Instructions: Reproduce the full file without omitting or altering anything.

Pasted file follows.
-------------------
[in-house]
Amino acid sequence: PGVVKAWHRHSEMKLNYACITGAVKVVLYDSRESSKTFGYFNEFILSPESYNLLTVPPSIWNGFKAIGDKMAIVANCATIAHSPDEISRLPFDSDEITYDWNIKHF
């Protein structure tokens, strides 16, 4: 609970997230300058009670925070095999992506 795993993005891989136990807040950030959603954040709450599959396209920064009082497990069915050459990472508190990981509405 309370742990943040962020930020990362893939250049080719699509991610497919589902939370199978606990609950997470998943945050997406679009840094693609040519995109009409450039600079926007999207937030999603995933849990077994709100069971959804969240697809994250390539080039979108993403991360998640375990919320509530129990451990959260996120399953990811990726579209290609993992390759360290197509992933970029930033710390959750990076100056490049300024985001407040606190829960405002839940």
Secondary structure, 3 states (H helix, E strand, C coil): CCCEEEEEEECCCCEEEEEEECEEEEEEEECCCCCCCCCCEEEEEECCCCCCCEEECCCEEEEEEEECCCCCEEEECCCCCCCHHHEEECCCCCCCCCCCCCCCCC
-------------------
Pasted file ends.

[in-house]
Amino acid sequence: PGVVKAWHRHSEMKLNYACITGAVKVVLYDSRESSKTFGYFNEFILSPESYNLLTVPPSIWNGFKAIGDKMAIVANCATIAHSPDEISRLPFDSDEITYDWNIKHF
């Protein structure tokens, strides 16, 4: 609970997230300058009670925070095999992506 795993993005891989136990807040950030959603954040709450599959396209920064009082497990069915050459990472508190990981509405 309370742990943040962020930020990362893939250049080719699509991610497919589902939370199978606990609950997470998943945050997406679009840094693609040519995109009409450039600079926007999207937030999603995933849990077994709100069971959804969240697809994250390539080039979108993403991360998640375990919320509530129990451990959260996120399953990811990726579209290609993992390759360290197509992933970029930033710390959750990076100056490049300024985001407040606190829960405002839940």
Secondary structure, 3 states (H helix, E strand, C coil): CCCEEEEEEECCCCEEEEEEECEEEEEEEECCCCCCCCCCEEEEEECCCCCCCEEECCCEEEEEEEECCCCCEEEECCCCCCCHHHEEECCCCCCCCCCCCCCCCC